Just to clarify, I’m aware that Nikon does offer some compelling video features in its latest cameras; however, the issue isn’t really about features per se — it’s more about market perception. For the most part, customers have generally flocked to other manufacturers for video features and now Nikon is playing catch-up. Also, its autofocus features are pretty terrible when it comes to video.

Video features are now more important than ever. With more and more photographers turning into hybrid shooters, this segment is a really important part of the industry and essentially where the battle may be won or lost. Suffice it to say, Nikon has a tough battle ahead if they want to stand out with its video features.

The Lens Mount

Nikon made such a big deal about its new lens mount and how big it is on its new mirrorless cameras. Nikon was quite obviously overcompensating for the fact that the mount on its DSLR cameras was one of the smallest of any other DSLR on the market.

I appreciate that the new Z mount has a huge degree of potential. The problem is that it’s just potential and Nikon has done very little with it. Every other manufacturer has developed proper practical and interesting lenses for their mounts. Canon is the best example of this with the RF lenses — there are no lenses on the market that compare to some of the ones Canon has developed.

Nikon, though, has a bunch of overpriced f/1.8 prime lenses and a new 24-70mm f/2.8. Sure, Nikon has also announced the 58mm f/0.95; however, that’s nothing more than a mantelpiece ornament. Even the lens roadmap currently does not include anything relatively interesting or new.

Essentially all the hype around the larger mount was for naught and Nikon really needs to improve the kind of lenses they produce for the new mount. This lackluster approach to lenses means that many photographers may not see the need to move over to Nikon’s mirrorless system. When professionals have options like the Nikon D850 and a whole range of fantastic lenses, one wonders what the Z-mount cameras actually offer.

Single Card Slot Fiasco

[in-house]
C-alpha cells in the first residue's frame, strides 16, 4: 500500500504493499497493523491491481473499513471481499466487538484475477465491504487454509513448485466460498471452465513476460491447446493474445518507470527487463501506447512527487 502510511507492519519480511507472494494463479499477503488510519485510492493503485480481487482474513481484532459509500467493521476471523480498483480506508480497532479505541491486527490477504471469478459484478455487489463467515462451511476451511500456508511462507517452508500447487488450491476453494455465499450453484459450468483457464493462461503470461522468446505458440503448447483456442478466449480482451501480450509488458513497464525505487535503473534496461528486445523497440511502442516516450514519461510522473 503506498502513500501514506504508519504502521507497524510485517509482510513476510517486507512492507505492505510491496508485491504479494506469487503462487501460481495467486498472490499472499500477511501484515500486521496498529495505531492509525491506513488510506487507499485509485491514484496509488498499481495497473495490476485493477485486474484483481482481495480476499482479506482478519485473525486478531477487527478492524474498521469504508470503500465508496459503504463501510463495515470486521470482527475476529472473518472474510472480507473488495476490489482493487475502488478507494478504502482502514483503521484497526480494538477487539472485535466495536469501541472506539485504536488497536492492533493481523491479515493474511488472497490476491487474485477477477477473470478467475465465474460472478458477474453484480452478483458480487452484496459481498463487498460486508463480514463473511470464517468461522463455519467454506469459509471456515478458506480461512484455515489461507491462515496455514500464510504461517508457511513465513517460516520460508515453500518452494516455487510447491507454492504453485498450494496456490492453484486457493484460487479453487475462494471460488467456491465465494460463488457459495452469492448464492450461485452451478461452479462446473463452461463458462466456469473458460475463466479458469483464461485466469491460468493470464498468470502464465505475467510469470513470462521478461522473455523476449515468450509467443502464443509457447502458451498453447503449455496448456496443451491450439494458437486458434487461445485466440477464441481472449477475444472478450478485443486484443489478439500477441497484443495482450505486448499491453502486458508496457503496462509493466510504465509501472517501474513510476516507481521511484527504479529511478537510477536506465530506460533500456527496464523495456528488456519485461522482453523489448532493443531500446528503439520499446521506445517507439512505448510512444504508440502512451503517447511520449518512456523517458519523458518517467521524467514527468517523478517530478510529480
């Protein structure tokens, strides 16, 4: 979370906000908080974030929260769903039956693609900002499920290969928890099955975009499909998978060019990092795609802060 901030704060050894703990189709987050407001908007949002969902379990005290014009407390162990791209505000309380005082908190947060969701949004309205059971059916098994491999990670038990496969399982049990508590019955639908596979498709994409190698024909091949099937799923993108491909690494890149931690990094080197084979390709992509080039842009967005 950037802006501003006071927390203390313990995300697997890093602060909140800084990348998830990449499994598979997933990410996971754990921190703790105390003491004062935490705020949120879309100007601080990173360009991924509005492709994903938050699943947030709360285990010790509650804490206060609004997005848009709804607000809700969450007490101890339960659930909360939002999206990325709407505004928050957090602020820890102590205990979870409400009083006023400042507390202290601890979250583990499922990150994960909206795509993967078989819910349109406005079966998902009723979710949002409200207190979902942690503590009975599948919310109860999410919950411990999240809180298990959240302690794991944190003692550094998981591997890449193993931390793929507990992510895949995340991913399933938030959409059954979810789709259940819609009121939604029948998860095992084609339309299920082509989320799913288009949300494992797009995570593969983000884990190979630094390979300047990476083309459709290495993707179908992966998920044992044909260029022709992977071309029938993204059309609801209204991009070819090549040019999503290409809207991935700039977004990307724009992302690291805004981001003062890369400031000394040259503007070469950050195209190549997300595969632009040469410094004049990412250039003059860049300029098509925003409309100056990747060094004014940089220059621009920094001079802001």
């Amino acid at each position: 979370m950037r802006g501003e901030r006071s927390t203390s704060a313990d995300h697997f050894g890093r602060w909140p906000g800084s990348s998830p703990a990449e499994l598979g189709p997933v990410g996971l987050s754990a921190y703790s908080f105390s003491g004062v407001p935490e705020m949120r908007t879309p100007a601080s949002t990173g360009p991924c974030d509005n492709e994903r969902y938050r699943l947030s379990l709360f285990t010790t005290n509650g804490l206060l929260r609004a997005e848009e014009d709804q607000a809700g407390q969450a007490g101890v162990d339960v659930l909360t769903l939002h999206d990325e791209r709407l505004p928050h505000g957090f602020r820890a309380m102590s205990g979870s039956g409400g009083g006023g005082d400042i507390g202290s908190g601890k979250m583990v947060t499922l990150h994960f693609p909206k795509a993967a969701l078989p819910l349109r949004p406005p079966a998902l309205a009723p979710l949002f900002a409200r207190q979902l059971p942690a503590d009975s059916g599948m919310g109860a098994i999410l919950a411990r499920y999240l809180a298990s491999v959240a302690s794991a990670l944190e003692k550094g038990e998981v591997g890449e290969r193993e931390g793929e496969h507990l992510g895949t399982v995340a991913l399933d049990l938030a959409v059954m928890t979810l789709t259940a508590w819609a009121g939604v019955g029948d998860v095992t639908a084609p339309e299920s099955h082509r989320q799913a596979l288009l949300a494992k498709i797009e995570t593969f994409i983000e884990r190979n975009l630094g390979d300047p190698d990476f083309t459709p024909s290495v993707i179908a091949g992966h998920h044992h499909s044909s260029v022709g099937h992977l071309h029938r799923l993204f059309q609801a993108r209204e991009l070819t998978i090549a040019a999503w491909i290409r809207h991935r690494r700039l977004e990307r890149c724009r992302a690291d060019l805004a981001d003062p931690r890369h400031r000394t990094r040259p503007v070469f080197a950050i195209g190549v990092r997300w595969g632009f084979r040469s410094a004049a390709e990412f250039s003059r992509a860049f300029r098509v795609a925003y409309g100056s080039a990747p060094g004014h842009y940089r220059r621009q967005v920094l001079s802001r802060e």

The single card slot was a huge marketing blunder. Nikon over-hyped their new mirrorless cameras and then when it was finally released, the first thing people noticed was the single card slot. This could have been okay for lesser priced models, but the Z7 was initially priced at almost $3,400.

This meant it was more expensive than the universally loved D850 and less effective for many photographers. Whether or not you consider this to be a big deal, this still had a huge impact on Nikon and the perception of their new mirrorless cameras. Also having a single card slot in a camera that costs over $3,000 is ridiculous; especially when cameras like the D750, D500, and D850 exist.

Nikon was busy trying not to cannibalize their DSLR cameras but seemingly forgot about their competitors, namely Sony. This is one of the reasons we’re seeing Sony take the number two spot from Nikon.

Final Thoughts

With such an incredible degree of competition and all from very capable companies, Nikon is probably in the toughest spot. Its mirrorless launch was mired by several problems and this hasn’t really improved over the last 6 months. Companies like Sony haven’t released any new cameras in that time and yet it continues to outsell Nikon.

As a company, Nikon may not have the same capability to invest in new systems, and trying to compete in this extremely tough market is difficult, to say the least. Not to mention its lack of diversification, which means that we may start to see Nikon go the way of Pentax. If things continue as they are, Nikon may be subject to a buyout within the next five years.

Ultimately, it’s a tough road ahead for camera manufacturers, and we may see some unfortunate results.


About the author: Usman Dawood is the lead photographer of Sonder Creative, an architectural and interior photography company. The opinions expressed in this article are solely those of the author. You can find more of his work on his website, Instagram, and YouTube.